Sam and I grabbed good seats and Pepperberg was wonderful. Her book, The Alex Studies had just been published. A kind, empathetic woman who obviously delights in science and in her work, she talked about her research but in ways that anyone might understand it. She explained her work, soldiering through without complaint, just as she had dealt with the slings and arrows of hidebound abusive colleagues, and currently endured with the rest of us the stifling air of a typical overheated New York City public room.

Then a short break before the question and answer portion of the presentation, where outside the hall, Pepperberg's books, and various mementos might be bought to support the work of The Alex Foundation. As Sam and I browsed, there on the table was a little notice that read:

The goal of The Alex Foundation is to support research that will expand the base of knowledge establishing the cognitive and communicative abilities of parrots as intelligent beings. These findings will be used to encourage the responsible ownership of parrots, conservation and preservation of parrots in the wild, and veterinary research into the psychological diseases and care of these birds. Through these efforts, The Alex Foundation will accomplish its mission to improve the lives of parrots.

Sam looked at me; I looked at her and said," What are we going to buy?"

First off a copy of The Alex Studies for both of us to read, then Sam chose an Alex poster with Alex's footprint "signature", and then an Alex mug to be autographed by Pepperberg, but I couldn't decide. I walked back and forth, looking at this and that when suddenly I spied a small rectangular display of six or so pairs of earrings. Five pair with grey feathers and one single pair made with little red feathers. What did it say? Alex Earrings? Yes, Alex Earrings, the woman behind he table said. When Alex molted his feathers, a few were collected and made into earrings.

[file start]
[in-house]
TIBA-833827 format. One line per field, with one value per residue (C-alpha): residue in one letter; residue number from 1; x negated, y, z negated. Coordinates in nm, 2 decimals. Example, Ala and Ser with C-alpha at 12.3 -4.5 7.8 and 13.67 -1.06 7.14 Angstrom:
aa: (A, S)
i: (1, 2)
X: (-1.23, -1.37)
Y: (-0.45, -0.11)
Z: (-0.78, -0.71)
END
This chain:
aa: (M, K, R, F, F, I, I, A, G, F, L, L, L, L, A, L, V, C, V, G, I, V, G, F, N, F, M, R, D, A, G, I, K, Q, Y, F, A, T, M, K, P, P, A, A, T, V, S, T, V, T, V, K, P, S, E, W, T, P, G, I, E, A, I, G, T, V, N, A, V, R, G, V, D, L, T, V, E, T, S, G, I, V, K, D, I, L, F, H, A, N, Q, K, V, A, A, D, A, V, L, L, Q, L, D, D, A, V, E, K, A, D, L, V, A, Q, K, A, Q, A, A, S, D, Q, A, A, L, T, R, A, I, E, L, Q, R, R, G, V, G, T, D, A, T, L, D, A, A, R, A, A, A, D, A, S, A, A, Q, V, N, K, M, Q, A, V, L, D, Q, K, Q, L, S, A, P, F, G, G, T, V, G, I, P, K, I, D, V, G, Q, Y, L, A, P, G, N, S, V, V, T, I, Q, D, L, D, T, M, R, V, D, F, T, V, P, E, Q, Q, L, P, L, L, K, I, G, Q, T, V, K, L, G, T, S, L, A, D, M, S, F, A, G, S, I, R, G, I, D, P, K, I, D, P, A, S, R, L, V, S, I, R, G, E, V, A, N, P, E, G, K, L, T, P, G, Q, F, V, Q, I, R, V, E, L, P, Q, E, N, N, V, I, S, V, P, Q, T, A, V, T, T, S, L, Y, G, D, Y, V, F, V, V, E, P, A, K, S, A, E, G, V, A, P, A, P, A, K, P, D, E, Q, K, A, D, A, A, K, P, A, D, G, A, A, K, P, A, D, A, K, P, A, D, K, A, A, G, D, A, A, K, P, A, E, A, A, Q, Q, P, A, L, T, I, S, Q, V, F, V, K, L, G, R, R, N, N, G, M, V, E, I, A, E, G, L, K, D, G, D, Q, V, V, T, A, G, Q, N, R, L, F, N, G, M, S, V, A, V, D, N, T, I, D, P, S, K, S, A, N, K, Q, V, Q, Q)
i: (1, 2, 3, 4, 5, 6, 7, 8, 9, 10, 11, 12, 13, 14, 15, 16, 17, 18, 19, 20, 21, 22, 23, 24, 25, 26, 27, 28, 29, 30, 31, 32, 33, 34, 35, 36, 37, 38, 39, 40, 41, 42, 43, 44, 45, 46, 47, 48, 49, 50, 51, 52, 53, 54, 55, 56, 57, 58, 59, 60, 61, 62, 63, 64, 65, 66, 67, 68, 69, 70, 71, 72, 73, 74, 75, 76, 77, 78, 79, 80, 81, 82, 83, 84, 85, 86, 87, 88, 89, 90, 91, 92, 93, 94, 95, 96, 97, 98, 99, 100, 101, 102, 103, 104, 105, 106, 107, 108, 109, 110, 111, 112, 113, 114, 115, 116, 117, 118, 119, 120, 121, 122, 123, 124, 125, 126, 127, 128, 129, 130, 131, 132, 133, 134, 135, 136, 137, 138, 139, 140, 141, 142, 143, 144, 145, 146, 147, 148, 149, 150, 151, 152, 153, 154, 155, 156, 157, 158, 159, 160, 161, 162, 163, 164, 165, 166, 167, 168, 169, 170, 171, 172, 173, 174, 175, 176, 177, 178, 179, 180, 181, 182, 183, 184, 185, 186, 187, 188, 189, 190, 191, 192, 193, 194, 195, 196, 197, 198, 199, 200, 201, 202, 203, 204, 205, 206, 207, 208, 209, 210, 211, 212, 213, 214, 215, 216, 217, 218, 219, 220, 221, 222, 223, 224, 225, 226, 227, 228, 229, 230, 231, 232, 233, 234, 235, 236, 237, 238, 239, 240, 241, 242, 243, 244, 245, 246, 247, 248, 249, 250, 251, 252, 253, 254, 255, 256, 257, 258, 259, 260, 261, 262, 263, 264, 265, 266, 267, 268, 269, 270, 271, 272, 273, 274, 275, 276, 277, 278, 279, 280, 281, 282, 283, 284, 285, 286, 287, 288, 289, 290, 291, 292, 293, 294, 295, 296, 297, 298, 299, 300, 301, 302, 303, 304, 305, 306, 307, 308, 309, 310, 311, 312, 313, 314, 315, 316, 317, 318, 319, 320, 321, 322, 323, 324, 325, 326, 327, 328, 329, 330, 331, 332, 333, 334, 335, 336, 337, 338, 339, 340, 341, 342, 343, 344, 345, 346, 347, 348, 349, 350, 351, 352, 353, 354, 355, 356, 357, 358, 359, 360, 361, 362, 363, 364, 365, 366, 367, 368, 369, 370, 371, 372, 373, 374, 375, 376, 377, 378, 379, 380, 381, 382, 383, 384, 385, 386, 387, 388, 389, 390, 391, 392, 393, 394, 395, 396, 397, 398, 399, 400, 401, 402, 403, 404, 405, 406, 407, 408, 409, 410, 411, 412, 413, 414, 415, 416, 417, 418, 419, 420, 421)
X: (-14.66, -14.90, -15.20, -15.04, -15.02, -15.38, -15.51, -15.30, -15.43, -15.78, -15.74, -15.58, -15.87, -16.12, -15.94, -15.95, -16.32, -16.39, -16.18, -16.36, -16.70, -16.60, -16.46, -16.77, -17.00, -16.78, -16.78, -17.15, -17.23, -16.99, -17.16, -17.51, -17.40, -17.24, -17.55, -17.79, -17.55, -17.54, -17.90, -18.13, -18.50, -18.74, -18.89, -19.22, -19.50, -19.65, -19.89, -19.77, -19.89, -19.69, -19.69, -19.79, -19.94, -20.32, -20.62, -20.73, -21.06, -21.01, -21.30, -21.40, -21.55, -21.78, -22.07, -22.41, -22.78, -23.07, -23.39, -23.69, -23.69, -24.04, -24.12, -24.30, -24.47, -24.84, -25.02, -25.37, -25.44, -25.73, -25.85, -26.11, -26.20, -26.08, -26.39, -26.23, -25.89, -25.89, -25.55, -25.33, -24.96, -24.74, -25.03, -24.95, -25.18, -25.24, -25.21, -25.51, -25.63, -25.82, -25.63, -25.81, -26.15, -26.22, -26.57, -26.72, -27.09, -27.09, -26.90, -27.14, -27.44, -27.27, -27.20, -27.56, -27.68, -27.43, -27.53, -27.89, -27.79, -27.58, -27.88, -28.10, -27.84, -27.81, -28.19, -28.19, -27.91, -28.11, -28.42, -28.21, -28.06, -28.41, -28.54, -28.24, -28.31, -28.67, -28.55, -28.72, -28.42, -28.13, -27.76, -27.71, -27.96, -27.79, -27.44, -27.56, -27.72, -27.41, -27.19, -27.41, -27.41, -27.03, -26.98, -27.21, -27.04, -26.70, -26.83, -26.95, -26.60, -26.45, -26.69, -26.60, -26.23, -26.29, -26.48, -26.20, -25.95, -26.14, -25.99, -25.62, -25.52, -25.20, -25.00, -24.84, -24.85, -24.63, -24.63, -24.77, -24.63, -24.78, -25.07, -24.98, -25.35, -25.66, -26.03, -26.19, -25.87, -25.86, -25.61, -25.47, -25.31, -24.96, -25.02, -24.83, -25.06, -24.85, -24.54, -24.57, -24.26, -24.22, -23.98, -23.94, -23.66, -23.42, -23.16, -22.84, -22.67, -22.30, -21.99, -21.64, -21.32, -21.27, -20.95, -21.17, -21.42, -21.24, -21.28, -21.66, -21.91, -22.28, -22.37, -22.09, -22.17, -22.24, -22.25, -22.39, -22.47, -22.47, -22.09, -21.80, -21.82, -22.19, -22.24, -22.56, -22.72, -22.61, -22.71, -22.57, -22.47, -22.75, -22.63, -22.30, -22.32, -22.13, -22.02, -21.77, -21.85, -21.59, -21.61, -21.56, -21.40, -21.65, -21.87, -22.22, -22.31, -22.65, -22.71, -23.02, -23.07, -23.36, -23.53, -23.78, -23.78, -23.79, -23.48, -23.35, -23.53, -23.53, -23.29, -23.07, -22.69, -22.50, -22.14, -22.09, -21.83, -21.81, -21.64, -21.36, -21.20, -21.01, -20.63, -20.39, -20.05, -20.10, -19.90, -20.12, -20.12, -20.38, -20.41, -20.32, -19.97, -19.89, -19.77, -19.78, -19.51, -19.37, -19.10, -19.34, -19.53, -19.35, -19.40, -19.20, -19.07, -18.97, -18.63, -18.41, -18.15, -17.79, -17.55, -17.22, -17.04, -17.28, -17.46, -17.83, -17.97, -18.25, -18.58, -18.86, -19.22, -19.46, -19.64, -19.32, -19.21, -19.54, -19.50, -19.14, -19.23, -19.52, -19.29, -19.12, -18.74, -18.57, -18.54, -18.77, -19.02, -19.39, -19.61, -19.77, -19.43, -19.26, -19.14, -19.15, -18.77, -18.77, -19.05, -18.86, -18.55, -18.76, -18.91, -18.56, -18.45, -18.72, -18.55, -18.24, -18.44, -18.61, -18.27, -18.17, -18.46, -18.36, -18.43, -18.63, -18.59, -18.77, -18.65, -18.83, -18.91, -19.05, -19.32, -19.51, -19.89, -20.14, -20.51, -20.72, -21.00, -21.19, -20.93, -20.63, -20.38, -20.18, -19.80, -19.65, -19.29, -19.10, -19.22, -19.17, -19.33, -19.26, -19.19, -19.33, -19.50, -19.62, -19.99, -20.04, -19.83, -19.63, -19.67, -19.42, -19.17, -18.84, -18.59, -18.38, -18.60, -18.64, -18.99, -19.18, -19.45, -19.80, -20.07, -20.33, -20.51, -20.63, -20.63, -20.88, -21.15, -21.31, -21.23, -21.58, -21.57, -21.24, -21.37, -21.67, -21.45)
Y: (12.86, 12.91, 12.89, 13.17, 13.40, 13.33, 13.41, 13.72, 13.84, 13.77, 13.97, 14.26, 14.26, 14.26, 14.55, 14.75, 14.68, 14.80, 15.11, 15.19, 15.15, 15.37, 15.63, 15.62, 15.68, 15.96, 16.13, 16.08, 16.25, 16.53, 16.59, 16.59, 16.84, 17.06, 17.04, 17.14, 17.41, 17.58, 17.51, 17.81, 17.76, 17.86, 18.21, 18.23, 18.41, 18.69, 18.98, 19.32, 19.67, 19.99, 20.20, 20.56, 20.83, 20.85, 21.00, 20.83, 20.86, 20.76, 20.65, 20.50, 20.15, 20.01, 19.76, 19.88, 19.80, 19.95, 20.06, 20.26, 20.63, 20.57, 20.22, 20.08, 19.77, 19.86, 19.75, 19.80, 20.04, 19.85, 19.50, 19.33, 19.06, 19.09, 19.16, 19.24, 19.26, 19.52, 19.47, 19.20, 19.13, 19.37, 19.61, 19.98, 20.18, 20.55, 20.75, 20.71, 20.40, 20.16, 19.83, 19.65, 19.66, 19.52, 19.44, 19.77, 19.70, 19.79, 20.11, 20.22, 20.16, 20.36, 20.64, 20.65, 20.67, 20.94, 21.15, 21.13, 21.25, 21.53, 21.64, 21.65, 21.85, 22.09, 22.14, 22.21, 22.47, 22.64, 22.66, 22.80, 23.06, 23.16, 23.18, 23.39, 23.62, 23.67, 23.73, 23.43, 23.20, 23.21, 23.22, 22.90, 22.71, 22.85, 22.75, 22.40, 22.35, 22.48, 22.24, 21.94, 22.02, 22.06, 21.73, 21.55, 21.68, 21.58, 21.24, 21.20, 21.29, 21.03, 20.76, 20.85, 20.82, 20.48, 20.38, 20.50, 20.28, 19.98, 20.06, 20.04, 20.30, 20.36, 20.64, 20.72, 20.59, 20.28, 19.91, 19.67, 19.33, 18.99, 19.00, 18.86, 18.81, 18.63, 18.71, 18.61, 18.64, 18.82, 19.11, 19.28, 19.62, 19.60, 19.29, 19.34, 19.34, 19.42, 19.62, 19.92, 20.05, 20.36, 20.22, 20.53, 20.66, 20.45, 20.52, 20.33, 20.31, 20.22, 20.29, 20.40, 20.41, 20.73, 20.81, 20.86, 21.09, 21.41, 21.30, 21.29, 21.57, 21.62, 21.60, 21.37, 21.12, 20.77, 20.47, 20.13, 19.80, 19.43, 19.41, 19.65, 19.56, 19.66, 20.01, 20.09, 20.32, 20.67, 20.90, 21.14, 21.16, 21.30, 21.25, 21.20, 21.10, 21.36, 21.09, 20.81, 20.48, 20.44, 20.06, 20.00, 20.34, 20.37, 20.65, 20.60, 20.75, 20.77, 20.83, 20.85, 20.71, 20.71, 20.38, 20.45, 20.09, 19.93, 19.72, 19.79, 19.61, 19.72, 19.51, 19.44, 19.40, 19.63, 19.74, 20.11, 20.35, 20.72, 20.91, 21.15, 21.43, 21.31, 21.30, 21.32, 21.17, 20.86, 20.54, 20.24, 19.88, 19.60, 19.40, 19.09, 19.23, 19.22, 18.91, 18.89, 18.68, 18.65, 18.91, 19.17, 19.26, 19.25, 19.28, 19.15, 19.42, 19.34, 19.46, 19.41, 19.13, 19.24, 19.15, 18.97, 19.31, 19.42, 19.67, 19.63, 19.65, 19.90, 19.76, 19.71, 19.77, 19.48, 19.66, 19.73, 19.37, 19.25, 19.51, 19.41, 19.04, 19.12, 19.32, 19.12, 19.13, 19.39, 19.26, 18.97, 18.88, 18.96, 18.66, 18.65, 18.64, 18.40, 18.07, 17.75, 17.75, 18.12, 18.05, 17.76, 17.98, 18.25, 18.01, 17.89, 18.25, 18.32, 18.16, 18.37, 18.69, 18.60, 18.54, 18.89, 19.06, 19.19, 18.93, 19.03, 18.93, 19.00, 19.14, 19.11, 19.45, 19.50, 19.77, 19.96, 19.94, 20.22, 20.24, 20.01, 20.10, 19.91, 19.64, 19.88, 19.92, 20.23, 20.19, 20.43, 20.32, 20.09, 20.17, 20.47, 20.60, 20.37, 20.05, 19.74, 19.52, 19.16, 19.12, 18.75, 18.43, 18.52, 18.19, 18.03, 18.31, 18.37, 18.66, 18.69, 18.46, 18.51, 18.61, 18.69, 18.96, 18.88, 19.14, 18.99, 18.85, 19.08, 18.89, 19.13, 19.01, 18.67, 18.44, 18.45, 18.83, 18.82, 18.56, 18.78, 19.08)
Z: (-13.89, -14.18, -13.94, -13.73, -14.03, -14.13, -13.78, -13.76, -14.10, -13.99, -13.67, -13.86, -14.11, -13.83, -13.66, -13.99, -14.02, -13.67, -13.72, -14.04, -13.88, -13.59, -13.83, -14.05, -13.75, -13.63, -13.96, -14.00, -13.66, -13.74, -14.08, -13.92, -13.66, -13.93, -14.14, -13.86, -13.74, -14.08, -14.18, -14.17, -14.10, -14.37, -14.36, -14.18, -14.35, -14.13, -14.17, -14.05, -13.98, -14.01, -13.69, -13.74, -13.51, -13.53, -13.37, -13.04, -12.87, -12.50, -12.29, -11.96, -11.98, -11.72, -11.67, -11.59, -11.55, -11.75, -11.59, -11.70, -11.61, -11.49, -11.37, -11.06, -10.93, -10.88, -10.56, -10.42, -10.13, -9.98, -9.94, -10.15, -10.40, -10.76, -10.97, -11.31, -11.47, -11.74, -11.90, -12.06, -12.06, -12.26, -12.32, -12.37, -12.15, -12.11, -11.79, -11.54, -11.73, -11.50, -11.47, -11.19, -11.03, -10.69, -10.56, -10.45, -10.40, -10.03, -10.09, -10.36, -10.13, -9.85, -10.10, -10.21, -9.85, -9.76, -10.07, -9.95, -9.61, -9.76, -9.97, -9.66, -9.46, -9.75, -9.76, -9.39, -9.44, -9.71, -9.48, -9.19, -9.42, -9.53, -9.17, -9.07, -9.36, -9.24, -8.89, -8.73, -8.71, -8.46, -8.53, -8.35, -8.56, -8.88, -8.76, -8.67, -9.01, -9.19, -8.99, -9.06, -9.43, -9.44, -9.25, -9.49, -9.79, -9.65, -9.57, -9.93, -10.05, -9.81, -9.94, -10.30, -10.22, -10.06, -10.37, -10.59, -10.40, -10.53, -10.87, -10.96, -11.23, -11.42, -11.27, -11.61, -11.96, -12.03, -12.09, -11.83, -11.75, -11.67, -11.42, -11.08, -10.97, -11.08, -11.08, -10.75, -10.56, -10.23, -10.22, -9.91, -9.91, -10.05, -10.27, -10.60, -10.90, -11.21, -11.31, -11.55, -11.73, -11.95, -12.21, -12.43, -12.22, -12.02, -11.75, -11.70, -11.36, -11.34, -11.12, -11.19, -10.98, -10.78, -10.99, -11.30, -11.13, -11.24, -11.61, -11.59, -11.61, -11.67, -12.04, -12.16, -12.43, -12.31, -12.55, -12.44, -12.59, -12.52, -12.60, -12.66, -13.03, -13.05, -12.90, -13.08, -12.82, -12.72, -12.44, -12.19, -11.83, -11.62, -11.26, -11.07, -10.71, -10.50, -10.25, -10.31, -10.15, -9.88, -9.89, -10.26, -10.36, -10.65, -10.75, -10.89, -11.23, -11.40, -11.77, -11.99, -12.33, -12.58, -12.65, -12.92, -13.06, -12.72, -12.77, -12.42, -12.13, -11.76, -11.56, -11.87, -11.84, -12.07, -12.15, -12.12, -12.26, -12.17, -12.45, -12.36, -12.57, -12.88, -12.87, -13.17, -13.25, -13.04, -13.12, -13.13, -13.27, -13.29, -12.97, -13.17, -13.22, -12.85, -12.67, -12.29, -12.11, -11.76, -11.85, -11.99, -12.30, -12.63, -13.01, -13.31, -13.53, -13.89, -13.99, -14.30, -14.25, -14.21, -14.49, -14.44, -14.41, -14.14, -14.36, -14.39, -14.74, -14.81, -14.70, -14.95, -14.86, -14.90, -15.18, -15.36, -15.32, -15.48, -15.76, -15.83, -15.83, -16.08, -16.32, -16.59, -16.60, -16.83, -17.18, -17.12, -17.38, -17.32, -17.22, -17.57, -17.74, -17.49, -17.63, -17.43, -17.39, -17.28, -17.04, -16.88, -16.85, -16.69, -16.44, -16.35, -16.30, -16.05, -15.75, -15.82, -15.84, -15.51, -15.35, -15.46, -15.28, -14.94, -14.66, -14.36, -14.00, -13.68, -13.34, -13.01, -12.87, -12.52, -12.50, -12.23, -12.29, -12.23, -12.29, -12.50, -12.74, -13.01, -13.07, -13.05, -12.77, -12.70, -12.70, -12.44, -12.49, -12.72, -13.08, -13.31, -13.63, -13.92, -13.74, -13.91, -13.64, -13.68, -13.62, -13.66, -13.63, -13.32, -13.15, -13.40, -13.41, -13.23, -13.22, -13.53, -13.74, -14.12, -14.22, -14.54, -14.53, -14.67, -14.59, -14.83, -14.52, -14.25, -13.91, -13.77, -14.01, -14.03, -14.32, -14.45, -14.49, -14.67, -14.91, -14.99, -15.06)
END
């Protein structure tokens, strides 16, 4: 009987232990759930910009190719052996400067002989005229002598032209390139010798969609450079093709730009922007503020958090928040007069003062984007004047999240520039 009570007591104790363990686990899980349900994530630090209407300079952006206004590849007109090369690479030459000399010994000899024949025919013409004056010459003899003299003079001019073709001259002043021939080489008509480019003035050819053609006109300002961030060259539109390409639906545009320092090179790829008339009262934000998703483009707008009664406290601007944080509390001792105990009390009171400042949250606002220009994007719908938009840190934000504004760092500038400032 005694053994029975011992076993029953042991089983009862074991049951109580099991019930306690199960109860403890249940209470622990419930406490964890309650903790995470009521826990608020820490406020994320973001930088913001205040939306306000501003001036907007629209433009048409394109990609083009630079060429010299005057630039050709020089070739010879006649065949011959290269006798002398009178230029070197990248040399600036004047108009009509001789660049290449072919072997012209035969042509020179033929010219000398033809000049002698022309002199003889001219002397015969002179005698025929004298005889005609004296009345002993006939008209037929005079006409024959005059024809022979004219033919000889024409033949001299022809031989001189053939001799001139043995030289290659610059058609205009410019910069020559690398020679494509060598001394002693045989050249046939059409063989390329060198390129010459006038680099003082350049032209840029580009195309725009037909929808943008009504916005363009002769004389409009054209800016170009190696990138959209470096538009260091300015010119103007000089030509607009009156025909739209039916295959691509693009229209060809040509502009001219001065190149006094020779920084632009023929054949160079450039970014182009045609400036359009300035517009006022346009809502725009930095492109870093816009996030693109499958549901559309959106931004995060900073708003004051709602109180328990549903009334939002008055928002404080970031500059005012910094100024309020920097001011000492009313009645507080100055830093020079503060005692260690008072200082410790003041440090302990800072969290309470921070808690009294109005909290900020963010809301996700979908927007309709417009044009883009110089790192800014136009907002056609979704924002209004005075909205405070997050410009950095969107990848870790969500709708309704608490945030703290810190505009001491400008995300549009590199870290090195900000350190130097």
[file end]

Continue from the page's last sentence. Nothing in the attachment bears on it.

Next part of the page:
Wow. Unbelievable! Having sought so long for samples of Pale Male and Company's DNA, usually fruitlessly, here, right in front of me was a sample of Alex's. What else could I say, whatever the price but, "Please, I'd like the red ones."

Alex and Dr. Pepperberg Photo and the following courtesy of the Alex Foundation

WALTHAM, MA (SEPTEMBER 10, 2007)—Alex, the world renowned African Grey parrot made famous by the ground-breaking cognition and communication research conducted by Irene Pepperberg, Ph.D., died at the age of 31 on September 6, 2007. Dr. Pepperberg’s pioneering research resulted in Alex learning elements of English speech to identify 50 different objects, 7 colors, 5 shapes, quantities up to and including 6 and a zero-like concept. He used phrases such as “I want X” and “Wanna go Y”, where X and Y were appropriate object and location labels. He acquired concepts of categories, bigger and smaller, same-different, and absence. Alex combined his labels to identify, request, refuse, and categorize more than 100 different items demonstrating a level and scope of cognitive abilities never expected in an avian species. Pepperberg says that Alex showed the emotional equivalent of a 2 year-old child and intellectual equivalent of a 5 year-old. Her research with Alex shattered the generally held notion that parrots are only capable of mindless vocal mimicry.